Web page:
You see this symbol on many quality oils. API is an acronym for the American Petroleum Institute. The institute’s Starburst stamp of approval—it reads “American Petroleum Institute Certified”—was created to help consumers identify engine oils that meet specific performance standards set by vehicle and engine manufacturers.
The Starburst identifies engine oils recommended for a certain application, such as “For Gasoline Engines.” To carry this symbol on the container, the oil must meet the most current requirements of ILSAC, which is the International Lubricant Standardization and Approval Committee, a joint effort of U.S. and Japanese automobile manufacturers.
The Starburst is typically found on the front label on SAE 0W-20, SAE 0W-30, SAE 5W-20, SAE 5W-30 and SAE 10W-30 motor oils.
Another identifier on motor oil containers is the API “donut” typically found on the back label. It’s divided into three parts. The top half of the circle (2) indicates the API service rating, also called the performance level. The center of the circle (3) denotes the SAE viscosity, which we just discussed. The lower half of the circle (4) indicates whether the oil has demonstrated certain resource conserving or energy-conserving properties.
In the top part of the donut the words “API Service XXXXX” (5) indicate the type of engine and performance the oil provides. API Service SN the current rating means “S” for Service Station oil (for gasoline engines) and N the current level of service. Or it will say “API Service CJ-4.” API service CJ-4 means “C” for commercial engines (diesel engines) and J-4 where J is the current performance level and 4 indicates a 4-stroke diesel (a 2 will be used for 2-stroke diesel engines).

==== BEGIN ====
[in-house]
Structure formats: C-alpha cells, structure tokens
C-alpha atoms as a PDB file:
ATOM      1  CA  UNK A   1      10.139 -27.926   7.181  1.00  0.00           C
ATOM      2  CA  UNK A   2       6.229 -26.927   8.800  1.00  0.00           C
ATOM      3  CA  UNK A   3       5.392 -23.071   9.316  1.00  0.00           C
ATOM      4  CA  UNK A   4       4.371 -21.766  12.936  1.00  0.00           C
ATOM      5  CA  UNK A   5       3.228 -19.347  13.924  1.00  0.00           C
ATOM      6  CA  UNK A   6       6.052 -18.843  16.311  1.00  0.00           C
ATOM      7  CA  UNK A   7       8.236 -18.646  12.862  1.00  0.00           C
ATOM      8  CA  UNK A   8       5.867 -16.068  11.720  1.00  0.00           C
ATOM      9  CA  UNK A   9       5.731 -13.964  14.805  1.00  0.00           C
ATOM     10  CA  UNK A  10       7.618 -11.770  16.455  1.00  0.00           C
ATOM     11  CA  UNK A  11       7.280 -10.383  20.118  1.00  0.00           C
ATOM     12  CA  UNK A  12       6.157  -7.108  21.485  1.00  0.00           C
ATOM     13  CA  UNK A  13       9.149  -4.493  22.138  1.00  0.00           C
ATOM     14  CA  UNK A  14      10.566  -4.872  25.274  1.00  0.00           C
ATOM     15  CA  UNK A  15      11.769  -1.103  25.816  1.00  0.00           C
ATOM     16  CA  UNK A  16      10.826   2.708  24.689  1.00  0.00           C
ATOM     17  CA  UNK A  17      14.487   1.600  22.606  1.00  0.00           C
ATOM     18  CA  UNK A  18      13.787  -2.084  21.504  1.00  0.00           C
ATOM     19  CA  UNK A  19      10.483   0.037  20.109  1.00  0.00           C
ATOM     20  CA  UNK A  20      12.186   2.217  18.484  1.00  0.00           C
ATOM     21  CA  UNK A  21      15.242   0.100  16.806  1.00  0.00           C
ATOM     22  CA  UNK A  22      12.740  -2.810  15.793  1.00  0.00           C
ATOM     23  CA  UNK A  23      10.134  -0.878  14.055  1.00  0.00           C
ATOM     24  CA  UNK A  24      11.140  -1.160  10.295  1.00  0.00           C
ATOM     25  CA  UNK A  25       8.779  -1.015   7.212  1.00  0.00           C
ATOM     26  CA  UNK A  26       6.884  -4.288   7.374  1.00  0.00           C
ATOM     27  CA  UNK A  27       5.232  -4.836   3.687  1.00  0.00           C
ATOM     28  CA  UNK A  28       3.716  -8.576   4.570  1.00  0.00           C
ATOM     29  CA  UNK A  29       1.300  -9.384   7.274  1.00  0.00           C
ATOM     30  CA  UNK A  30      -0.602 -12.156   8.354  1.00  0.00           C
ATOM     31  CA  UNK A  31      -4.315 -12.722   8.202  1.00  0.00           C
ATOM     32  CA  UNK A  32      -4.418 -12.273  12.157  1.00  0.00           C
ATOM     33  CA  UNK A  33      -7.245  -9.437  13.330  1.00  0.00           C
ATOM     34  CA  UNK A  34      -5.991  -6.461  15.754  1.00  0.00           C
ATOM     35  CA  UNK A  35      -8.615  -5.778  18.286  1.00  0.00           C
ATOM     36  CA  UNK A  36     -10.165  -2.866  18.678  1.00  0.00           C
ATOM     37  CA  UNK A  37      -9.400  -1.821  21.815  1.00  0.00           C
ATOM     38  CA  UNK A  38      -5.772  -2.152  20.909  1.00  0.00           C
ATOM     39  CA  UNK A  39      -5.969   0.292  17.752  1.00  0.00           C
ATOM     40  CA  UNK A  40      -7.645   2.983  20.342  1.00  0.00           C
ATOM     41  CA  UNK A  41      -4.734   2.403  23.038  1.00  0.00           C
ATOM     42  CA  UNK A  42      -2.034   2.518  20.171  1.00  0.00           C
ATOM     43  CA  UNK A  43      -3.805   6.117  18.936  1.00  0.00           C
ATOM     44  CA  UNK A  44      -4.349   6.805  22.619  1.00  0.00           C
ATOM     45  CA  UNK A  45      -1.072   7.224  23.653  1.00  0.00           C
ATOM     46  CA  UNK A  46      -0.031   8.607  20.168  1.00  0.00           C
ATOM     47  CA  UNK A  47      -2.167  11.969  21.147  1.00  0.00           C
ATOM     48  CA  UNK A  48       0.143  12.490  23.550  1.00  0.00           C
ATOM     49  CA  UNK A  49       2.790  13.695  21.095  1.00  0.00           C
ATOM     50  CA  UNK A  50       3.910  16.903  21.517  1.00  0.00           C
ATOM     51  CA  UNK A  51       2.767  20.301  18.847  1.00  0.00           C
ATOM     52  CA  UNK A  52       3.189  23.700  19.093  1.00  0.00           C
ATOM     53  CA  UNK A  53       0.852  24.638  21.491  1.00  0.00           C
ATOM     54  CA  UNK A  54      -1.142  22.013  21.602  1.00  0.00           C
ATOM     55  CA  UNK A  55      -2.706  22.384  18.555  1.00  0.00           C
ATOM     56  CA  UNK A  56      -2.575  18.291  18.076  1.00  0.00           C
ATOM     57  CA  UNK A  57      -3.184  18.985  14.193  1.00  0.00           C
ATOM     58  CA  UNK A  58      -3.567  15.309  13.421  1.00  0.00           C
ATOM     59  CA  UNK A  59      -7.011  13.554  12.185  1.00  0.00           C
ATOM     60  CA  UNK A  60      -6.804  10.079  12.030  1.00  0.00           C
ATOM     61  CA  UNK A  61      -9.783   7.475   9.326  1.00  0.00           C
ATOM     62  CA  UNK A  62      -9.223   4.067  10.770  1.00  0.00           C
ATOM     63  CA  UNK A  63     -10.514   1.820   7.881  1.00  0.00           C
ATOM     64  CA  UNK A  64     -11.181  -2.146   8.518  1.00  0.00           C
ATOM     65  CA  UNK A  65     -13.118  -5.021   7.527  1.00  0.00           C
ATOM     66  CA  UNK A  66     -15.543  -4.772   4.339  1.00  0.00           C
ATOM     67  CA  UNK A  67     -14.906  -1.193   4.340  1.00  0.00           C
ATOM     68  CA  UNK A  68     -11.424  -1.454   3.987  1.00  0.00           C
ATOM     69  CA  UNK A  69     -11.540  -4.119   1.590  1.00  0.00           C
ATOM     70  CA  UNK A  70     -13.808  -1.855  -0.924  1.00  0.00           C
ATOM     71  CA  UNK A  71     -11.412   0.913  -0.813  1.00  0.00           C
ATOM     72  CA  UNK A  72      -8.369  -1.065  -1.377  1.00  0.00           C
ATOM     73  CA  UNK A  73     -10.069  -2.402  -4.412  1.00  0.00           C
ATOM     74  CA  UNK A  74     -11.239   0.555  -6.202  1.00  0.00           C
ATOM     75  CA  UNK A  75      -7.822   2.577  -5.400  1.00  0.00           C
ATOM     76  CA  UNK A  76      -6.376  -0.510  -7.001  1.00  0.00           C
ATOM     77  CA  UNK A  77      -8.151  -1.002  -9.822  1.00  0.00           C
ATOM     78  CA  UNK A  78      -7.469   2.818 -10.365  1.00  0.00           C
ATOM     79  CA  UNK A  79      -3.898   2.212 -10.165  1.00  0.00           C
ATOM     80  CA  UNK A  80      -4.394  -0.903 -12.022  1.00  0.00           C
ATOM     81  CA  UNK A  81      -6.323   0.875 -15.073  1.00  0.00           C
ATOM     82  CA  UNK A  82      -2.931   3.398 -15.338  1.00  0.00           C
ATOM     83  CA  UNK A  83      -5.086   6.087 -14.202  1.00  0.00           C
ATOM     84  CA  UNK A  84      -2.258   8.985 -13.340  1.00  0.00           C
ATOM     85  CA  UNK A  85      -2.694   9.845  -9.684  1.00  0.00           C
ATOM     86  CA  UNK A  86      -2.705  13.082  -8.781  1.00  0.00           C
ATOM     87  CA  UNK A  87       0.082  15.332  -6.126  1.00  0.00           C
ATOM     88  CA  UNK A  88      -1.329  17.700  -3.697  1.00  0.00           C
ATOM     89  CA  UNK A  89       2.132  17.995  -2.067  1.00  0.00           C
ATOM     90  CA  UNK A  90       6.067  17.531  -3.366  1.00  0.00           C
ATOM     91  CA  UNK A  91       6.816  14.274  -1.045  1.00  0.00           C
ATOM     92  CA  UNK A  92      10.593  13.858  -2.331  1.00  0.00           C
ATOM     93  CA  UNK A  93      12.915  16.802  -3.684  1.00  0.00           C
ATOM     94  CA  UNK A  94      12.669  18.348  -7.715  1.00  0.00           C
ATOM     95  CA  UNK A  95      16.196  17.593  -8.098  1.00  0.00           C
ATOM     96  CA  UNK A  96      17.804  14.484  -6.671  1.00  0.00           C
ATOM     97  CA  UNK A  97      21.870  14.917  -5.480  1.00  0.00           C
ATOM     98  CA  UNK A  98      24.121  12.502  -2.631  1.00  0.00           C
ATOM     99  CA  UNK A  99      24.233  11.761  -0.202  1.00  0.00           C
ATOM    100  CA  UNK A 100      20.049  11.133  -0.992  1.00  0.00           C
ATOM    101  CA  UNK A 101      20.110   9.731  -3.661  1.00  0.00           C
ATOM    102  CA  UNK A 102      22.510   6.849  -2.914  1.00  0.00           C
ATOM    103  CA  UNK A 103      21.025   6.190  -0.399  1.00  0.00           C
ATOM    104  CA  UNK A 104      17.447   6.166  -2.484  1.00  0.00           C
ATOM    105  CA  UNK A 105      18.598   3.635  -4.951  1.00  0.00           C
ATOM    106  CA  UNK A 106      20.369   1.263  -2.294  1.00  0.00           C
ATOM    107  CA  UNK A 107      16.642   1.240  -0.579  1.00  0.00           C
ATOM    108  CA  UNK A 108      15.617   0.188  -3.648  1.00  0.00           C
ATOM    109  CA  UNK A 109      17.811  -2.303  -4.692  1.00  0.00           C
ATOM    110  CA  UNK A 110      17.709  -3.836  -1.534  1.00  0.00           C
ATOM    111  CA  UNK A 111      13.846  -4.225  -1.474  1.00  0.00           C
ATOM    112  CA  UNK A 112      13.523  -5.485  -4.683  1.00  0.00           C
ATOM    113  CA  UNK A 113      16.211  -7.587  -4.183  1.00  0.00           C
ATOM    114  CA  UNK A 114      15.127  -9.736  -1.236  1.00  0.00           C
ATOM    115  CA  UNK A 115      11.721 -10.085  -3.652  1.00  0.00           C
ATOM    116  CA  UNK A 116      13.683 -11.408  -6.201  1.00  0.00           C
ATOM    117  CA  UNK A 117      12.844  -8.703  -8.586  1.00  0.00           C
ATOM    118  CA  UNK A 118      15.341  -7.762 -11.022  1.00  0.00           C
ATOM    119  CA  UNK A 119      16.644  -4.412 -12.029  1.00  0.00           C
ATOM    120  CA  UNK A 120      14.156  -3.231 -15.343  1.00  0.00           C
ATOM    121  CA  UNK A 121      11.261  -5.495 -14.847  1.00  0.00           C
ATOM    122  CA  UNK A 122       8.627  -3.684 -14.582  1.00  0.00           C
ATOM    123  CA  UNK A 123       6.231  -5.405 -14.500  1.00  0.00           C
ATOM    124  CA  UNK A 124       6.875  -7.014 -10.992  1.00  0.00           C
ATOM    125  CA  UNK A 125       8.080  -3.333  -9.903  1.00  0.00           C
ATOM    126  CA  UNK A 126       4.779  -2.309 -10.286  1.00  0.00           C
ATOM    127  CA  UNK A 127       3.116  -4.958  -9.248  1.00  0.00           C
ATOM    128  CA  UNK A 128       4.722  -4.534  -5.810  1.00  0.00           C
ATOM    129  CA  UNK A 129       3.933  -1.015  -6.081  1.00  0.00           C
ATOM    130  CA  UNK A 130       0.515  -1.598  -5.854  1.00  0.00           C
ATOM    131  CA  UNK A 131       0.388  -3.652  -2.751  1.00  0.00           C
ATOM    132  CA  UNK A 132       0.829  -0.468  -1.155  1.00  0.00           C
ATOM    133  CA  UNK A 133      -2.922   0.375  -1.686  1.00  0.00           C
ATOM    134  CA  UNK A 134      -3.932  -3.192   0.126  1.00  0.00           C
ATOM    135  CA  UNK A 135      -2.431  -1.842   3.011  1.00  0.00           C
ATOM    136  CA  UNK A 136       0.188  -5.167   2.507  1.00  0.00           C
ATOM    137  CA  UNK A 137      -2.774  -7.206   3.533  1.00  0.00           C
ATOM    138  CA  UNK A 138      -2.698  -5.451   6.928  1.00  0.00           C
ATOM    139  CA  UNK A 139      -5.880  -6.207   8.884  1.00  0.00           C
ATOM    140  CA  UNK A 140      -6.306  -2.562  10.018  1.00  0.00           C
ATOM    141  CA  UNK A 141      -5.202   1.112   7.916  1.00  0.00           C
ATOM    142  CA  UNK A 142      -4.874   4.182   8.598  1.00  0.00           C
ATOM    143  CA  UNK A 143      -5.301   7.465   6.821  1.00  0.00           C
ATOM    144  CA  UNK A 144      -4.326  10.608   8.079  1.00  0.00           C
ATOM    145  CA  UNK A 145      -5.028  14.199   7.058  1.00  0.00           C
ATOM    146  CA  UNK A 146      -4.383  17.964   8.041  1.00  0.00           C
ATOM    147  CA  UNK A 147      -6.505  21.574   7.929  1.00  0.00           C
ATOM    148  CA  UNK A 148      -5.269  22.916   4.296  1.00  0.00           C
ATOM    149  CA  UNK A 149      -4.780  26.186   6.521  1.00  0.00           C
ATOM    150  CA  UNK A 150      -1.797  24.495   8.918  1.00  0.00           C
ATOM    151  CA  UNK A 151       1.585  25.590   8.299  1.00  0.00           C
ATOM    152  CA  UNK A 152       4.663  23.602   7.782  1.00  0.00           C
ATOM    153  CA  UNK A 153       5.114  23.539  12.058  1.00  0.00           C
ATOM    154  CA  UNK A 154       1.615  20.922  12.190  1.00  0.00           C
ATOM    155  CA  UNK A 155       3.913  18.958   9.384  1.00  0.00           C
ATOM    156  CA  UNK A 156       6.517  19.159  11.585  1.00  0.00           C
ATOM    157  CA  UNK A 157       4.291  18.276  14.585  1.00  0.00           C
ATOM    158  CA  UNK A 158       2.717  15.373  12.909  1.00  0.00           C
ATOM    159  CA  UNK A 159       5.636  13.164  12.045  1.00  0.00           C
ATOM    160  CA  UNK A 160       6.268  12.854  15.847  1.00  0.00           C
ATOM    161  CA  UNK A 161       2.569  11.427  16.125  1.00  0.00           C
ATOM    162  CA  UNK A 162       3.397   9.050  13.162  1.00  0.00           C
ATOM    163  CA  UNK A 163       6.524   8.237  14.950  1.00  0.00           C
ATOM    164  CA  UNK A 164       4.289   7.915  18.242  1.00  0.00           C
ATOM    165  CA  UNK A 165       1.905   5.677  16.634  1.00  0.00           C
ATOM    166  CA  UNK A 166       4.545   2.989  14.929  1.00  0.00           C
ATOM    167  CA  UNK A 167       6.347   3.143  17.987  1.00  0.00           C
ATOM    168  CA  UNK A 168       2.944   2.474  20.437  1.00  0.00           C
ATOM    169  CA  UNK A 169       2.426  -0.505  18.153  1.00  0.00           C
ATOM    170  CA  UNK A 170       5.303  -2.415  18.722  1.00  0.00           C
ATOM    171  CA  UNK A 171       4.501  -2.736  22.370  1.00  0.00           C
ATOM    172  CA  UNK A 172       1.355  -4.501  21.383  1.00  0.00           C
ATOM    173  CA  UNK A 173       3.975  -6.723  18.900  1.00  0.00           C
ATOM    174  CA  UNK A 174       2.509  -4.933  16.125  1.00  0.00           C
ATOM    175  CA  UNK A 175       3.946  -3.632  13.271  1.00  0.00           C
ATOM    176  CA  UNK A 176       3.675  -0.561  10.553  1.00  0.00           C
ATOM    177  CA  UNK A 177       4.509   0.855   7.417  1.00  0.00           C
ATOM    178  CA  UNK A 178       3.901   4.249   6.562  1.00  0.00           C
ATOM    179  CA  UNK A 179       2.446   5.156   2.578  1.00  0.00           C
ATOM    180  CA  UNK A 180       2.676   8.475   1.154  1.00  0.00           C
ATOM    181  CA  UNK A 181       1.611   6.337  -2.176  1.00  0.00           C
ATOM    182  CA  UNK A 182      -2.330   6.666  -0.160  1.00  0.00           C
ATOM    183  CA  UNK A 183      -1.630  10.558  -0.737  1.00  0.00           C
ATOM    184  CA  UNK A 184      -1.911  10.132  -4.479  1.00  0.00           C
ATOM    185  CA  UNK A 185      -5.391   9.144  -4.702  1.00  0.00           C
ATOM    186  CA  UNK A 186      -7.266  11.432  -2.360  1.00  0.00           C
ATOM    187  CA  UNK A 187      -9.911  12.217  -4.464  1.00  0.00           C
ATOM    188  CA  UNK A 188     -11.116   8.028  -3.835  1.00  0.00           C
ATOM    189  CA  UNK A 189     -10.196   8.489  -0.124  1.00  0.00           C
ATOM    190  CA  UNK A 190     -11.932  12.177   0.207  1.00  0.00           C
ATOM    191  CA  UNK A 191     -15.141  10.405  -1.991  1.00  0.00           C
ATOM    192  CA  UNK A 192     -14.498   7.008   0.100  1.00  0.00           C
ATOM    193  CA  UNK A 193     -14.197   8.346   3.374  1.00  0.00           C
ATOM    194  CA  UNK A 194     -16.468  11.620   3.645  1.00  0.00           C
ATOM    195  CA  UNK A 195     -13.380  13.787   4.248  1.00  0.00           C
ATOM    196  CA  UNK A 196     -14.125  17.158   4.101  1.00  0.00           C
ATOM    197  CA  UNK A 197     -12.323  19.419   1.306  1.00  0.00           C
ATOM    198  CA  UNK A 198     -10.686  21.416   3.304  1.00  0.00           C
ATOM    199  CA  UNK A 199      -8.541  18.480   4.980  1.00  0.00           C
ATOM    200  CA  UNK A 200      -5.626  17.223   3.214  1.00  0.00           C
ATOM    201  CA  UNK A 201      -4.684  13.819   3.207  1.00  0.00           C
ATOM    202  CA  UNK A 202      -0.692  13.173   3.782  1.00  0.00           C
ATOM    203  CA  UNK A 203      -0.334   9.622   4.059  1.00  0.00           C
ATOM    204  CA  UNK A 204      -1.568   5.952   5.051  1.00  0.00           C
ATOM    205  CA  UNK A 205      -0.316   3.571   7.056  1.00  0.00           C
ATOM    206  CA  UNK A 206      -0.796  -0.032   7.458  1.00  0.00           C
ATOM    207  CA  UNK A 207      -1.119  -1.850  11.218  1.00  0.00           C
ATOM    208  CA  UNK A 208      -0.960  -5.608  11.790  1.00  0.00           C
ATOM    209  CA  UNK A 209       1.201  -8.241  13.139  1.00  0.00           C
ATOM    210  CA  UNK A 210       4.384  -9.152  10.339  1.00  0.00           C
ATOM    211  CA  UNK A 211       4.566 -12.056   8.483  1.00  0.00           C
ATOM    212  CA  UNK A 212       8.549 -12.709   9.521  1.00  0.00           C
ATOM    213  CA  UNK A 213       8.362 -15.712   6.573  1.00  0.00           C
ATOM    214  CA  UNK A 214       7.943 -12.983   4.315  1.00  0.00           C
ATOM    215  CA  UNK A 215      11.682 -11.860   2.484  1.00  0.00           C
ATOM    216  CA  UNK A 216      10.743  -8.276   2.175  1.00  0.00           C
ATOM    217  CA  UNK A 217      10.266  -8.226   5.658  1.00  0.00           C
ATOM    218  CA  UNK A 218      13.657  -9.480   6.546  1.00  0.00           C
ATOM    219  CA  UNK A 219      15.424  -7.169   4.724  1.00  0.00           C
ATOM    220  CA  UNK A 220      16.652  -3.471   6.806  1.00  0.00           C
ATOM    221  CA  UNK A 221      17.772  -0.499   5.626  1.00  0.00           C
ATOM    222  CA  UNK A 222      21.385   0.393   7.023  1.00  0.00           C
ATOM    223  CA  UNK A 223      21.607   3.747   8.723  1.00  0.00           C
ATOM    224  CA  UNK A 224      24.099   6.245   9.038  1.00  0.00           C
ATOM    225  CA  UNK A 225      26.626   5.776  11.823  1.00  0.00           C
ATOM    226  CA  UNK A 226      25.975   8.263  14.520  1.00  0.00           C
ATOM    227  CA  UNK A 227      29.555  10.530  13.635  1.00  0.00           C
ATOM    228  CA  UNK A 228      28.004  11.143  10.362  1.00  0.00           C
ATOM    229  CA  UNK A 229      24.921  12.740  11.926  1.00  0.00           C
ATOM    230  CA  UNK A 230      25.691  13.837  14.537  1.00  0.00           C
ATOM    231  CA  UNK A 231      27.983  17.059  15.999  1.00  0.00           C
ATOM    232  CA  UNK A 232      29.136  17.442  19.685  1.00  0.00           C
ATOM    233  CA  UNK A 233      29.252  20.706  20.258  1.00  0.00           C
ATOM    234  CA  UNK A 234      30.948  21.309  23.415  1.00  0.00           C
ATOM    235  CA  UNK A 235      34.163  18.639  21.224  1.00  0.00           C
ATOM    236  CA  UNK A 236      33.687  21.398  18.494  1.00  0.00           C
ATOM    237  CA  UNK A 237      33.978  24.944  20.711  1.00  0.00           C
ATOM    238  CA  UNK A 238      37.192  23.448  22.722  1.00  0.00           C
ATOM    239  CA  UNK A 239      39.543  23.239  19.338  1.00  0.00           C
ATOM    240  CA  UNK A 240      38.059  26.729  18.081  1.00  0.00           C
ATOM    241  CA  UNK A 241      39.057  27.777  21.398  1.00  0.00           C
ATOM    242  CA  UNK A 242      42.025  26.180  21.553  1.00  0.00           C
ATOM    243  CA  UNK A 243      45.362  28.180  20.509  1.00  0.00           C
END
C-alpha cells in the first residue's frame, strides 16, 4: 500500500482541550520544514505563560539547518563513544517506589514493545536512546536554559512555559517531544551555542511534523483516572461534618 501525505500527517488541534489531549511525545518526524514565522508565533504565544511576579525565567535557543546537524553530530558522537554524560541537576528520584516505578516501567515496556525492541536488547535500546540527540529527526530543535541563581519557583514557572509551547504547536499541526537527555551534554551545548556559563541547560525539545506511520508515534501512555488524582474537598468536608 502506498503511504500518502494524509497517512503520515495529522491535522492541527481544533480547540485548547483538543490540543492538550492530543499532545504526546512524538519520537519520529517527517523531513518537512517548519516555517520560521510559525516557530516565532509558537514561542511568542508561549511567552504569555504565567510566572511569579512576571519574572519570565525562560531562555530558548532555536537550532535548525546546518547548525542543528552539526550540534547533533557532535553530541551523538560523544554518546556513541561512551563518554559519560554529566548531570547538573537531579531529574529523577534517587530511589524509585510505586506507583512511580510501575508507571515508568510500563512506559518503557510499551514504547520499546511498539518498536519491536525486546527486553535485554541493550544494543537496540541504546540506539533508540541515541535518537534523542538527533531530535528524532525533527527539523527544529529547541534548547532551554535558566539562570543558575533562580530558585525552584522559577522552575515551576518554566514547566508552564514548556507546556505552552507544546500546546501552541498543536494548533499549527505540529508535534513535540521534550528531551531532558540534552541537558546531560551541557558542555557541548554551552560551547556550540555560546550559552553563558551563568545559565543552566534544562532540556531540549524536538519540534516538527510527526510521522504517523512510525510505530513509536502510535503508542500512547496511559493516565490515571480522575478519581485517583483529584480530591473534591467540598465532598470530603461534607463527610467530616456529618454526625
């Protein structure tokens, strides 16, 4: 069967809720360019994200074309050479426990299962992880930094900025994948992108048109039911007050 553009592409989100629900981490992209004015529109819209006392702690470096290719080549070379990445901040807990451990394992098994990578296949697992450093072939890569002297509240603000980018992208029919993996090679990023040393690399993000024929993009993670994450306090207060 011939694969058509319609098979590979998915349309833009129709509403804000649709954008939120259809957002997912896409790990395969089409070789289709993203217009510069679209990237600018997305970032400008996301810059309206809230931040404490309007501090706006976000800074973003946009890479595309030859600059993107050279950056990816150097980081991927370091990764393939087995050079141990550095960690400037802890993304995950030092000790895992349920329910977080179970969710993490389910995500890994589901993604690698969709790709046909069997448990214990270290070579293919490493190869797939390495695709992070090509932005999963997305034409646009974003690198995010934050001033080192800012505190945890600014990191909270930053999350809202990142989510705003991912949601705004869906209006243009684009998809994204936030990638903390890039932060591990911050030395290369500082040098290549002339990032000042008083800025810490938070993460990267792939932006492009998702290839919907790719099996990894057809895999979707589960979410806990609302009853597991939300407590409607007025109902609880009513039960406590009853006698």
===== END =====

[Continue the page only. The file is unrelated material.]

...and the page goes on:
Motor Oil Myths & Facts:
1. We all know that changing our motor oil is important. What you may not know is that even though you’ve been told to change your oil every 3000 miles, motor oil today doesn’t have to be changed that frequently. Some car shops will keep that urban legend going to make people come into the shop and change their oil more frequently. You’ll notice most car manuals these days will tell you every 7,500 miles is completely acceptable, and truth be told, some high quality motor oils (especially synthetics) and filters in some cars can last even longer (20,000 miles) however we don’t recommend it.
2. Some people believe that your oil must be changed before a road trip. This is not true. Yes, if you plan on putting a considerable amount of mileage on your car in a short period of time and your car is almost due for a change, it’s not a bad idea, but it’s not necessary.
3. Even though there are different brands and prices of motor oils, and the companies spend millions of dollars on advertising each year, for general, every day driving you’ll be happy to notice that almost any brand of motor oil is very good at doing just what motor oils are supposed to do, as long as the brand carry’s the oil’s seal of approval, “starburst” symbol. Don’t be pressured into spending lots of extra money on premium or name brand motor oils.
4. Myth: Synthetic oil is FAKE oil. Nope. Not the case. Synthetic oil is derived from natural oil. The word synthetic and the connotation it has with consumers leads them to believe that synthetic oil is in fact a non-natural, man-made product, but the truth is it’s a natural product derived from base oil.
5. Synthetic Oil offers better fuel economy. This is a myth. Fuel economy is derived more from changing viscosity grades then it is from switching from conventional to synthetic motor oil. Synthetic oil can, however, lead to a cleaner engine, therefor extending your fuel economy in that regard.
6. Synthetic Oil is better or worse than conventional oil. Neither. There are many factors that go into each oil that determine which is better or worse but just because an oil is synthetic or conventional doesn’t automatically classify it as better or worse.
7. If my oil level has gone down, there is probably a leak in my car. No, not necessarily. Lower quality oils tend to volatilize and the oil evaporates, especially in hot temperatures.